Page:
Good news! The early medication abortion service at Family Planning’s Tauranga clinic is to stay open, thanks to a ruling in the High Court yesterday (1 Oct.), which came four months after the anti-abortion group Right to Life made its case that the licence for the clinic was unlawful.
Here are some useful links:
• A .pdf of the High Court decision is here.
• Family Planning’s media release.
• Coverage in NZ Herald and Radio New Zealand.
• Some background on the case, including a post by ALRANZ president Terry Bellamak, Making Abortion Dearer, and Alison McCulloch, Abortion Access Goes Back to Court.
And here’s ALRANZ’s media release:
Abortion Law Reform Association of New Zealand
2 October 2015 Media Release
ALRANZ APPLAUDS COURT RULING ON TAURANGA CLINIC
The Abortion Law Reform Association of New Zealand today applauded the High Court decision allowing the Family Planning Clinic in Tauranga to continue providing medical abortions.
Yesterday’s judgment came four months after the challenge to Family Planning’s licence by the anti-abortion group Right to Life was heard in the court, and effectively ruled the licence is lawful. In its decision, the High Court found that the usual rules of statutory interpretation apply, meaning the law is taken to evolve to cover situations that may not have existed when it was written.
Early medical abortion did not exist when the Contraception, Sterilisation and Abortion Act 1977 was passed. The court’s decision allows the Abortion Supervisory Committee to take into account how safe early medical abortion is.
“We are delighted that the pioneering Tauranga Family Planning clinic will be able to continue its work, and would like to see this model expanded to other regions that have little or no access to services,” ALRANZ president Terry Bellamak said. “But pregnant people still have to jump through the usual paternalistic hoops to access the health care they need.”
“As long as Parliament continues to turn a blind eye to the Rube Goldberg abortion laws in New Zealand, groups like Right to Life that believe bodily autonomy and consent do not apply to pregnant people will continue to find ways of challenging in the old legal regime,” she said.
“The Government will continue to spend money defending an obsolete, dysfunctional legal regime, DHBs will continue to waste money administering unnecessary regulations and funding unnecessary consultations to prove the boxes have been ticked. And pregnant people will continue to waste time and money jumping through hoops,” Ms. Bellamak said.
ALRANZ calls upon Parliament to end the farce and finally bring New Zealand’s abortion law into the 21st century.
For more information, contact:
mob: 021 082-76474
ALRANZ (Abortion Law Reform Assoc NZ)
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ABORTION LAW REFORM ASSOCIATION OF NEW ZEALAND
24 June 2015 FOR IMMEDIATE RELEASE
ANTI-ABORTION GROUP OWES $72,500 IN 2012 COURT CASE
The anti-abortion group in the middle of legal action aimed at shutting down Family Planning’s early medication abortion service in Tauranga still owes the government $72,500 in court costs over its previous case, information just released under the Official Information Act reveals.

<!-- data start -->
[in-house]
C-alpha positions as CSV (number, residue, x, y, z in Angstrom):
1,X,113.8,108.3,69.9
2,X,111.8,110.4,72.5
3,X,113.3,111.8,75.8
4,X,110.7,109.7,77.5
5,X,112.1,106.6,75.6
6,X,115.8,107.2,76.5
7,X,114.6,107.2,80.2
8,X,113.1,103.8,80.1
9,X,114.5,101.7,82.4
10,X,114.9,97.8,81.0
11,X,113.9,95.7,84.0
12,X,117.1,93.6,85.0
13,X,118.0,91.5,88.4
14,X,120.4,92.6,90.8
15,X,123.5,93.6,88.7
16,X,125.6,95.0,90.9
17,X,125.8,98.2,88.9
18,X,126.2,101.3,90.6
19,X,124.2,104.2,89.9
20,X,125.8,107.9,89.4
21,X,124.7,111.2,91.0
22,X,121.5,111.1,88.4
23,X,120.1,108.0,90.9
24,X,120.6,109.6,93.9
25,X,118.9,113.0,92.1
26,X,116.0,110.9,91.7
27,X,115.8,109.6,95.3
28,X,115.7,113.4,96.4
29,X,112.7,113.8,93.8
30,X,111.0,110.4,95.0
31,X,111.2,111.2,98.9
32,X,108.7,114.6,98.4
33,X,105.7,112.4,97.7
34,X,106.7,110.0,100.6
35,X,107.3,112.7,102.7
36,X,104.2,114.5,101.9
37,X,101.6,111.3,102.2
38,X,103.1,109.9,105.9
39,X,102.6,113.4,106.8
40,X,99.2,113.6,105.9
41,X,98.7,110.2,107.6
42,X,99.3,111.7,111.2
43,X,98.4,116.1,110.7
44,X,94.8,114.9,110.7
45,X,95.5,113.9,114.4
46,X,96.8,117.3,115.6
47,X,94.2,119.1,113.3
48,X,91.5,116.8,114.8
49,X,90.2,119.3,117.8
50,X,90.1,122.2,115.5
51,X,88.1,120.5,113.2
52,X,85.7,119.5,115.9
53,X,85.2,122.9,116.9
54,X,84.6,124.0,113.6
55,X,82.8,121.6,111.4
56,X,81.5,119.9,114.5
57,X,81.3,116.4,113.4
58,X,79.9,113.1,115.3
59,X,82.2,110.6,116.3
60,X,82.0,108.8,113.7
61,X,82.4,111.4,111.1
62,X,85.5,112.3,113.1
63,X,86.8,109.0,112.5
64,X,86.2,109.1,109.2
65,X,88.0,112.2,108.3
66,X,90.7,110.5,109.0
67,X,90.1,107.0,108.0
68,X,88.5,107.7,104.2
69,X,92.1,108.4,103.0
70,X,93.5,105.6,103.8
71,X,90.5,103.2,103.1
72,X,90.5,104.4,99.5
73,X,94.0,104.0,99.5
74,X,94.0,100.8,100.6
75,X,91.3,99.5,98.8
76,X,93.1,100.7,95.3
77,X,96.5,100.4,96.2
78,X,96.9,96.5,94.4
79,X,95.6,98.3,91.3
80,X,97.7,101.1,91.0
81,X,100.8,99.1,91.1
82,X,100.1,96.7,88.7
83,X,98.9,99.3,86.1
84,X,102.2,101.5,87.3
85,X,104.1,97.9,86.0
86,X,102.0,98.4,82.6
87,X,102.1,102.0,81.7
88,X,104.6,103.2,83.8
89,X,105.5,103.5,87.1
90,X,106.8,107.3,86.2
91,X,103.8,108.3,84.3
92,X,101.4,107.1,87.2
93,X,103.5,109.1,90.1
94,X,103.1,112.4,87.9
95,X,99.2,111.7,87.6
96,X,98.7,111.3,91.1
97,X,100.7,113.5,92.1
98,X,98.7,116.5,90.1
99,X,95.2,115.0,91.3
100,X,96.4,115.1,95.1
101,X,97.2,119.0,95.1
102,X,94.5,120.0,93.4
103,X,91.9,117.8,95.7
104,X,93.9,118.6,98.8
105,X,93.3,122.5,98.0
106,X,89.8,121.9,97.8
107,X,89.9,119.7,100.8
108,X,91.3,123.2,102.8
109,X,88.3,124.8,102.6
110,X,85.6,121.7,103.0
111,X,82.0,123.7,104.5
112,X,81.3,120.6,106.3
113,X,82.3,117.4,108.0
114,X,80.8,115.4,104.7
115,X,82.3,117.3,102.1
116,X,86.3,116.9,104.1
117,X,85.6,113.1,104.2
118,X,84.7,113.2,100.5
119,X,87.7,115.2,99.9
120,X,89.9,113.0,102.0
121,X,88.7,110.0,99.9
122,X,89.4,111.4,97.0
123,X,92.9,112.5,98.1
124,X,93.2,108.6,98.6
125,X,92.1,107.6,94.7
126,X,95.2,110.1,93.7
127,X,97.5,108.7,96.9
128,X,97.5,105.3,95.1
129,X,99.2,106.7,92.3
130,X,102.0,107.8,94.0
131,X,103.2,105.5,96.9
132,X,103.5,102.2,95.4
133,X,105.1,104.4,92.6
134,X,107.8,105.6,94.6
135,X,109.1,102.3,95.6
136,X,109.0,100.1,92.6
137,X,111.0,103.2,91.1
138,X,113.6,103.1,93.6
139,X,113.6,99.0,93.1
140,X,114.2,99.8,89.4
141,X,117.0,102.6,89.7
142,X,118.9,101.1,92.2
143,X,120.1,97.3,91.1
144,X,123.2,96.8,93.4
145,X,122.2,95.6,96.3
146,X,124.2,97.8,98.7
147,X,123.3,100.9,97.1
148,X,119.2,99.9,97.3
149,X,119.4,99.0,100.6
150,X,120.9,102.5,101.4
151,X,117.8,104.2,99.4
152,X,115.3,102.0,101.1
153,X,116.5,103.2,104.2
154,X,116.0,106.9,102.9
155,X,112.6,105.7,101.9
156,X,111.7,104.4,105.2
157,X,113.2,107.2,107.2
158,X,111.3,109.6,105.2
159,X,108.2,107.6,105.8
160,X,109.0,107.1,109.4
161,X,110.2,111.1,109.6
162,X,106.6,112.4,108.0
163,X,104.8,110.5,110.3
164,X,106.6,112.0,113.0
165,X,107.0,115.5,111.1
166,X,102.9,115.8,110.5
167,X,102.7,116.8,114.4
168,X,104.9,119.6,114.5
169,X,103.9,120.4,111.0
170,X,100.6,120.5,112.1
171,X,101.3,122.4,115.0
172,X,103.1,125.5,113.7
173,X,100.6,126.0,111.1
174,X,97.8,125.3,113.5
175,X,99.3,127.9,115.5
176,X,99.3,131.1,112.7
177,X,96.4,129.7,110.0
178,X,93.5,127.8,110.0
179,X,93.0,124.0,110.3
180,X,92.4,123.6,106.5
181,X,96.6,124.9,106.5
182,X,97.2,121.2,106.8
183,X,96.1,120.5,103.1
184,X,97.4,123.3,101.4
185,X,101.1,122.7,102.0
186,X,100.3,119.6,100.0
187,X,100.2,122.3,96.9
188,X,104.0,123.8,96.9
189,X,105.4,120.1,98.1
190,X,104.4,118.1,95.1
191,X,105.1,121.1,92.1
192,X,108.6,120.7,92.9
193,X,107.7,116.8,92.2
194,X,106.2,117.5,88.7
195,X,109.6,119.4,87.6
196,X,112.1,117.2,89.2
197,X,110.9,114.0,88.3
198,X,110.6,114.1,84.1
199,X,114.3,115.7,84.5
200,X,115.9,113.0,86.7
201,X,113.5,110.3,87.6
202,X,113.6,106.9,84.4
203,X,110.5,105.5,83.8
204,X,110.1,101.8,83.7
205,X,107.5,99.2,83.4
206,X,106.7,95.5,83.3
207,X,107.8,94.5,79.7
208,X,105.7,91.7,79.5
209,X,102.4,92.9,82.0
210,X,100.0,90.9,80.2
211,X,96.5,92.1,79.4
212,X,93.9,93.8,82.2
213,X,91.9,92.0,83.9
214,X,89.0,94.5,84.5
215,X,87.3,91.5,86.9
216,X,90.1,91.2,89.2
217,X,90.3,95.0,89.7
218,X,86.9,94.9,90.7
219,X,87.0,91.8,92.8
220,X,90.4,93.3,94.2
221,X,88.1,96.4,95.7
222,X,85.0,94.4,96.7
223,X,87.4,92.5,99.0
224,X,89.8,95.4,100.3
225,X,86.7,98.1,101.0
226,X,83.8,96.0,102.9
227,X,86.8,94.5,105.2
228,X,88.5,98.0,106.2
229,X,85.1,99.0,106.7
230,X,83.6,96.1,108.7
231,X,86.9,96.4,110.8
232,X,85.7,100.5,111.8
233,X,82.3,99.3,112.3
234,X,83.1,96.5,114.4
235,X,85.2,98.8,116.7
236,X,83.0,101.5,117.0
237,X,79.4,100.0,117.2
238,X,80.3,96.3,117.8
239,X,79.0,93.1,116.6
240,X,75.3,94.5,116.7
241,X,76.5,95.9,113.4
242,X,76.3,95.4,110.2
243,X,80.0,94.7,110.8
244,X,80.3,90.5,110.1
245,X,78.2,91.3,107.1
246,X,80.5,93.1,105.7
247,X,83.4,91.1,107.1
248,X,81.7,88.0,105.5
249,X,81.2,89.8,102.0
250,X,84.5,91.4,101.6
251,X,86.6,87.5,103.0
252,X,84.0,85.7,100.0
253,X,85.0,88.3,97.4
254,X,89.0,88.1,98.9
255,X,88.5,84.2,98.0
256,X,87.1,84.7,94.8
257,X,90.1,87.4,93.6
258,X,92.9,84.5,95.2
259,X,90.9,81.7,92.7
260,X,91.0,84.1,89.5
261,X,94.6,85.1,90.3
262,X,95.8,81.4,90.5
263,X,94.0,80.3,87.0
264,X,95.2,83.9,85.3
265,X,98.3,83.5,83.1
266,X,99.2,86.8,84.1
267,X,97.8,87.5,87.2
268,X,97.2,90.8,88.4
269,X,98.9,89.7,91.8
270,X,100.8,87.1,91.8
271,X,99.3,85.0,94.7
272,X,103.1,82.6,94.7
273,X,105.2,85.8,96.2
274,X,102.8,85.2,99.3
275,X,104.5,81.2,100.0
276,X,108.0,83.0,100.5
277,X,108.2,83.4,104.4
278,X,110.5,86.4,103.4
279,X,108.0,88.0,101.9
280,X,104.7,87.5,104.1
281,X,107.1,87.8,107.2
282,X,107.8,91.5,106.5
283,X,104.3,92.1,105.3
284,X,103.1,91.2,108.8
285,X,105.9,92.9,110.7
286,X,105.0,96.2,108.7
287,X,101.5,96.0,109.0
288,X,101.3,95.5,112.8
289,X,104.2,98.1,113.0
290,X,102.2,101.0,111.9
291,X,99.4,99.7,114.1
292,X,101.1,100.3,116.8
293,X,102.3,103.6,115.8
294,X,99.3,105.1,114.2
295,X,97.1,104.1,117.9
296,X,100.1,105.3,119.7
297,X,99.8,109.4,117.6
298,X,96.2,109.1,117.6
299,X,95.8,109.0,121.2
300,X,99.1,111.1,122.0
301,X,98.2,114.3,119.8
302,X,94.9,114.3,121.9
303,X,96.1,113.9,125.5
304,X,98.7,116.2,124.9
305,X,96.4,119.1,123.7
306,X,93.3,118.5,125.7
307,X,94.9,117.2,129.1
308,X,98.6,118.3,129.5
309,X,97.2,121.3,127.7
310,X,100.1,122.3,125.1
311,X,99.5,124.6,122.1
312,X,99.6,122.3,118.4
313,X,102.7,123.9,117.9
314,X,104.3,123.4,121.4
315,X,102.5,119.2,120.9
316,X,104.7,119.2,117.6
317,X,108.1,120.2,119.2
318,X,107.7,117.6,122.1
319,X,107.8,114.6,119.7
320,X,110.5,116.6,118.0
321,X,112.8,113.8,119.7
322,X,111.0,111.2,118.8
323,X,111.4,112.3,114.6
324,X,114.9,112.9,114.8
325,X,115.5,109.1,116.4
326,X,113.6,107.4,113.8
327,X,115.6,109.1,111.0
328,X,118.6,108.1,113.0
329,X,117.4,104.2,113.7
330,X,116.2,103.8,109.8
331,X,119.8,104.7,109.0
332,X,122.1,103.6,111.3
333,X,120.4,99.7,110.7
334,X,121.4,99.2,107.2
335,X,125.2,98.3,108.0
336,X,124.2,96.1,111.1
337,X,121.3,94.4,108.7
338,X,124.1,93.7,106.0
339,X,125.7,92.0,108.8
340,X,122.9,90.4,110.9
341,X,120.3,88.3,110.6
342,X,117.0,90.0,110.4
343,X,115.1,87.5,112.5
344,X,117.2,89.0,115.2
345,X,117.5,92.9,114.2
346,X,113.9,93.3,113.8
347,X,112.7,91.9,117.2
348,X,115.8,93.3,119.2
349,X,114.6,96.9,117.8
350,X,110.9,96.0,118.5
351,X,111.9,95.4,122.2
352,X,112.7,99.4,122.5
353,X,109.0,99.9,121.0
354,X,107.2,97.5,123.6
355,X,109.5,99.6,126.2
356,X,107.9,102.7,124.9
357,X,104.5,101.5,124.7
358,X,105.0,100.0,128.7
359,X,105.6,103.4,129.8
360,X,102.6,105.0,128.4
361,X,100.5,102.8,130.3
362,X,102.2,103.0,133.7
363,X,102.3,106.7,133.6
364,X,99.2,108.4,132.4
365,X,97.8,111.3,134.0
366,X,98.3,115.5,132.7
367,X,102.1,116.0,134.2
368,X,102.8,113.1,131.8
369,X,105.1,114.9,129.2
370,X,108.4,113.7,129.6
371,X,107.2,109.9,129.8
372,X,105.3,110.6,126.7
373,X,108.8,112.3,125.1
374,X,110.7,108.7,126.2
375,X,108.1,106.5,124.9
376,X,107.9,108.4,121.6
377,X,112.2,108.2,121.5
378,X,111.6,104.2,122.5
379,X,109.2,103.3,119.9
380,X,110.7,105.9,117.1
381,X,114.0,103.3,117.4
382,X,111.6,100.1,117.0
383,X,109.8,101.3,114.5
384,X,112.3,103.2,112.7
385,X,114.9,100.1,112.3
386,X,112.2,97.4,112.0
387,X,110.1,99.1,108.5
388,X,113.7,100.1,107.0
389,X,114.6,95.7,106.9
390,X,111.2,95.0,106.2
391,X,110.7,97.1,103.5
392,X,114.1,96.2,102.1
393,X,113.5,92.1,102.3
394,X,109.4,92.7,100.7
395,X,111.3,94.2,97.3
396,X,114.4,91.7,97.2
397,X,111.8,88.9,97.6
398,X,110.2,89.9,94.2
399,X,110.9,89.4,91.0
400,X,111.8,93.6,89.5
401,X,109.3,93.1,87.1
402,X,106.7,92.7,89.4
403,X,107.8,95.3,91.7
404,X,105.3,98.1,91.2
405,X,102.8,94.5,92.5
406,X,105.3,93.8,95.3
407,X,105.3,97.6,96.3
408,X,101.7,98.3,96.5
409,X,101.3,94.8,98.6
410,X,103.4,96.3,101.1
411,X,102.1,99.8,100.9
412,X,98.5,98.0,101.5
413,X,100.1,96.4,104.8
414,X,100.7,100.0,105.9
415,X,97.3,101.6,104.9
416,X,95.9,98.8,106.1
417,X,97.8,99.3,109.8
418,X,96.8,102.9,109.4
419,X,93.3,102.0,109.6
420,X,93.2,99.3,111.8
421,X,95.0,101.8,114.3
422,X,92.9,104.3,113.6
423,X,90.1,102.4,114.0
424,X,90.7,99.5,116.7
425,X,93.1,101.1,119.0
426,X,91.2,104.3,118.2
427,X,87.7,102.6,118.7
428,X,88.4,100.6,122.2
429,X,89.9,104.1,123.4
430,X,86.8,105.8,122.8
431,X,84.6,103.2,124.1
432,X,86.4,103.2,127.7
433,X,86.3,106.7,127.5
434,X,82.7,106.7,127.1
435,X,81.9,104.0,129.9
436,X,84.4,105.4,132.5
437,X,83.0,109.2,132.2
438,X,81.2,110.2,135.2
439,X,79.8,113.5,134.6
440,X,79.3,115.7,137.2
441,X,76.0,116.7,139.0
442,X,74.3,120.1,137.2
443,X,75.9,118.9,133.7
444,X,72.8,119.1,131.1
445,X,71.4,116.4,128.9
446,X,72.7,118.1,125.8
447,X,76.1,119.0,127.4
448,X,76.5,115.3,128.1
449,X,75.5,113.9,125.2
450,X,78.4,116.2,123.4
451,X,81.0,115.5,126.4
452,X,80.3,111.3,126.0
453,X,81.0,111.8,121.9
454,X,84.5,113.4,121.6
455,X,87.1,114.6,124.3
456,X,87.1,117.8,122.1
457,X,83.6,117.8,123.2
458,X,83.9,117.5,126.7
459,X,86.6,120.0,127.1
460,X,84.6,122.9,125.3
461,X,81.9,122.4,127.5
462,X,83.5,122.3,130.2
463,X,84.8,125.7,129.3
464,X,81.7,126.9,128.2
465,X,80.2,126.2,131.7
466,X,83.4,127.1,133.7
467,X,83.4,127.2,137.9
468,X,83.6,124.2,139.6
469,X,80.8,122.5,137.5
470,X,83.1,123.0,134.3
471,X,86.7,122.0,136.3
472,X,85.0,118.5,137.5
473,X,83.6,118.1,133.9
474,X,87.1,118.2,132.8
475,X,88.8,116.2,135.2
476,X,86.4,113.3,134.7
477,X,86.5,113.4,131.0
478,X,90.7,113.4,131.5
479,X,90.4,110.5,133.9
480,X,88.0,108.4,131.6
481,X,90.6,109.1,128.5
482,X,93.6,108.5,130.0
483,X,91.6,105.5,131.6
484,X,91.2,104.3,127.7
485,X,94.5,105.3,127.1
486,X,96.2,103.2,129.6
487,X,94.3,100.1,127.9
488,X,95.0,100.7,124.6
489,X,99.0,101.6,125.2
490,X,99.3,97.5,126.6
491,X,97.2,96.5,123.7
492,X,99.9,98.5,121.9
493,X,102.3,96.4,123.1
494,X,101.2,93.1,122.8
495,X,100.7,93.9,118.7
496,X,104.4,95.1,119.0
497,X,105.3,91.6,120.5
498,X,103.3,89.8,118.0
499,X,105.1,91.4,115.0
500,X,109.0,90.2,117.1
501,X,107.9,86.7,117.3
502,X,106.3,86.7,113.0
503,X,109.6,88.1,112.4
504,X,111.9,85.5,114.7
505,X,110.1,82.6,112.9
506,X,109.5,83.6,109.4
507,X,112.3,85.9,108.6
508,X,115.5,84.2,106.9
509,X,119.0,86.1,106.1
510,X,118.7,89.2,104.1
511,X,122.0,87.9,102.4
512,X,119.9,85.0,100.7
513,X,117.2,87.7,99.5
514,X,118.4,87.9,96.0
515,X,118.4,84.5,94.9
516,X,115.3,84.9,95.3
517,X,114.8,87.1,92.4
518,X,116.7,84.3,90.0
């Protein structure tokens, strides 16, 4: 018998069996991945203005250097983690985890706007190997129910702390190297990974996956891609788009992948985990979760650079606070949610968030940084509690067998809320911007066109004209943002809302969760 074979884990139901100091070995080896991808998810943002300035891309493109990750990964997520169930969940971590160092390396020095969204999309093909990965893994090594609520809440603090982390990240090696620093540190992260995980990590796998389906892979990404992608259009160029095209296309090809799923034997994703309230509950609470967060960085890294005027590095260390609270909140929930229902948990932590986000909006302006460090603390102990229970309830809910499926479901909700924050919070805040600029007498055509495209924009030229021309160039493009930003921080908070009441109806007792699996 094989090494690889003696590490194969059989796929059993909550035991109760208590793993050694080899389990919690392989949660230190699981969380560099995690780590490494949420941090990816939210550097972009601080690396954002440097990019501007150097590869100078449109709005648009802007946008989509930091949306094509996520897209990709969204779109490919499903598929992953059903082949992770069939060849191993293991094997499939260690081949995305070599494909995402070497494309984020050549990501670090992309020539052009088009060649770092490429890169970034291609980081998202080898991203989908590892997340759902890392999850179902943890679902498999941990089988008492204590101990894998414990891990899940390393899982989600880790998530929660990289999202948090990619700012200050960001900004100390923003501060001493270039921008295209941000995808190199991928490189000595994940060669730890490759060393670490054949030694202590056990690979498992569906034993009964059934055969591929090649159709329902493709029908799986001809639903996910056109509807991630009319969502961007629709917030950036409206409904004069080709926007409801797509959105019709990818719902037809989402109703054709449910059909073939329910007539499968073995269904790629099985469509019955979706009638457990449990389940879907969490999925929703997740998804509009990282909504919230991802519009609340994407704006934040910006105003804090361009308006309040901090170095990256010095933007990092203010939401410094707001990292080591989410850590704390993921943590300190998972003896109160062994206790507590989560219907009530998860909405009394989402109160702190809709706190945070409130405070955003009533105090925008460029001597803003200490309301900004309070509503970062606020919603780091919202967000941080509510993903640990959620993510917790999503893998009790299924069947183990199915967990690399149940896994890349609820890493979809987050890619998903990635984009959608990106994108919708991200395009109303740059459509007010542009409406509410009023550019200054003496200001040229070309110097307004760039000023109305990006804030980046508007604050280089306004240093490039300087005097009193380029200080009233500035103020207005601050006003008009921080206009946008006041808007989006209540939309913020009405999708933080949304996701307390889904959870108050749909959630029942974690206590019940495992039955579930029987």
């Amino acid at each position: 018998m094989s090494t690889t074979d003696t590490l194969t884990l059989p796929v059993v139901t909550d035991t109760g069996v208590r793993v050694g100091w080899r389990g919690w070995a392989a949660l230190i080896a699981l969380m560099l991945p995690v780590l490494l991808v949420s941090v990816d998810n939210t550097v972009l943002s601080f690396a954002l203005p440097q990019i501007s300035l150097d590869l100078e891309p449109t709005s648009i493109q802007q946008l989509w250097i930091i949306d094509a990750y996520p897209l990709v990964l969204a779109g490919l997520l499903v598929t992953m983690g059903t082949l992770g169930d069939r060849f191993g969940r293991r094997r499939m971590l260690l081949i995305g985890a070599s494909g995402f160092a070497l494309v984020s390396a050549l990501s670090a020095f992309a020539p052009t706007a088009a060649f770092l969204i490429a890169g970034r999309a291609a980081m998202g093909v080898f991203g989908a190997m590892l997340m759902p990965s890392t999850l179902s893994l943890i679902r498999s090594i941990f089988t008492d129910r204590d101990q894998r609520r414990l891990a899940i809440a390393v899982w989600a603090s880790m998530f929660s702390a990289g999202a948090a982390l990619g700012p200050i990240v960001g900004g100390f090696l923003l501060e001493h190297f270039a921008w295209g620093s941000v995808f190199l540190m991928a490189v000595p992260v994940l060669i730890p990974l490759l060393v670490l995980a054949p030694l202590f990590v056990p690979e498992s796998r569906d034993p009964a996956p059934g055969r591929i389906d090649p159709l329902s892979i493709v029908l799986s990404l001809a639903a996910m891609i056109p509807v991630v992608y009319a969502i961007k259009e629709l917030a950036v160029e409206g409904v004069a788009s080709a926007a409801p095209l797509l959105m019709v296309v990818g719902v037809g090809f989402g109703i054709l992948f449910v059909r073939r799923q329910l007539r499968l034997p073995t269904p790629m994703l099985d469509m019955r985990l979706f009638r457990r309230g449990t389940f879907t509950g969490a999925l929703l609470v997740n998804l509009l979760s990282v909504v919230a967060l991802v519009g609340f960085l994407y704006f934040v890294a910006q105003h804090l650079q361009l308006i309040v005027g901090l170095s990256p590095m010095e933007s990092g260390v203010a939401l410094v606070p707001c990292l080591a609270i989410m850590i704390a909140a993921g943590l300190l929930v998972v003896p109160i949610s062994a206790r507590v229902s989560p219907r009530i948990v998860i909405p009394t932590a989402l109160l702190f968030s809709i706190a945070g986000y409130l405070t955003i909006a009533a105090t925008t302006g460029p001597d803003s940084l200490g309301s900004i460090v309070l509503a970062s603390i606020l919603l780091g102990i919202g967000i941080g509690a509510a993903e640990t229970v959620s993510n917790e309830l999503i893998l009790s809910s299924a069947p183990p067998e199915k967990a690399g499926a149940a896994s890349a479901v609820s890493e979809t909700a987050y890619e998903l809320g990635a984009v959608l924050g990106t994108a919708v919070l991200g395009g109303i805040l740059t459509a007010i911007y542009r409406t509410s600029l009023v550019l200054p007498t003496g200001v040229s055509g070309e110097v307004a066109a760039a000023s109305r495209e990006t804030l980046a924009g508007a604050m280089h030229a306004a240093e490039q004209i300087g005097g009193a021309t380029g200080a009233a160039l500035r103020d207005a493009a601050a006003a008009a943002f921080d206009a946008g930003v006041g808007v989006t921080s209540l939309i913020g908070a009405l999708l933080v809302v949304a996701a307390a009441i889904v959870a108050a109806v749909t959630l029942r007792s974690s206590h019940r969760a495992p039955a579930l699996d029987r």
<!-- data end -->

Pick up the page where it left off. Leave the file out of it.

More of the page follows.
Information issued on Tuesday by the Crown Law Office shows that the anti-choice group Right to Life owes the money in Court of Appeal and High Court costs in relation to its seven-year case against the Abortion Supervisory Committee, which it eventually lost in the Supreme Court in 2012, the newly elected president of ALRANZ (Abortion Law Reform Association of New Zealand), Terry Bellamak, said today.
“Our outdated criminalised abortion laws invite these kinds of cases,” Ms. Bellamak said. “And the government’s failure to recover what it is owed three years after the end of Right to Life’s last case certainly doesn’t help discourage them.”
Ms. Bellamak said that both the 2012 case and the current legal action were aimed at exploiting New Zealand’s 38-year-old abortion laws, which can’t accommodate either modern medicine or women’s reproductive rights.
ALRANZ Secretary, Annabel Henderson Morrell voiced dismay that the government has taken so long to recover money in a case that likely cost taxpayers at least 10 times the amount owed by Right to Life.
“The Abortion Supervisory Committee told us in 2012 it had spent nearly half a million dollars defending itself in that case,” she said, “It’s appalling they had to resort to that. That funding could’ve been used for far more beneficial outcomes such as increased resourcing for comprehensive sexuality education in schools, or wider subsidisation of contraceptive options,” she said.
In its Official Information Act response, Crown Law wrote that it “is continuing to pursue payment of that amount and has most recently advised RTL that it must pay costs before 31 July 2015.”
A ruling is pending from the High Court in Right to Life’s current case, which challenges the Abortion Supervisory Committee’s granting of a licence for Family Planning to provide early medication abortions at its Tauranga clinic.
A timeline of the 7-year court case that ended in 2012 is here: http://www.alranz.org/takeaction/factsheets/RTLVASC.html
Click this link for a .pdf of the OIA Letter (Address of recipient redacted by ALRANZ): Crown_Law_23_June_2015.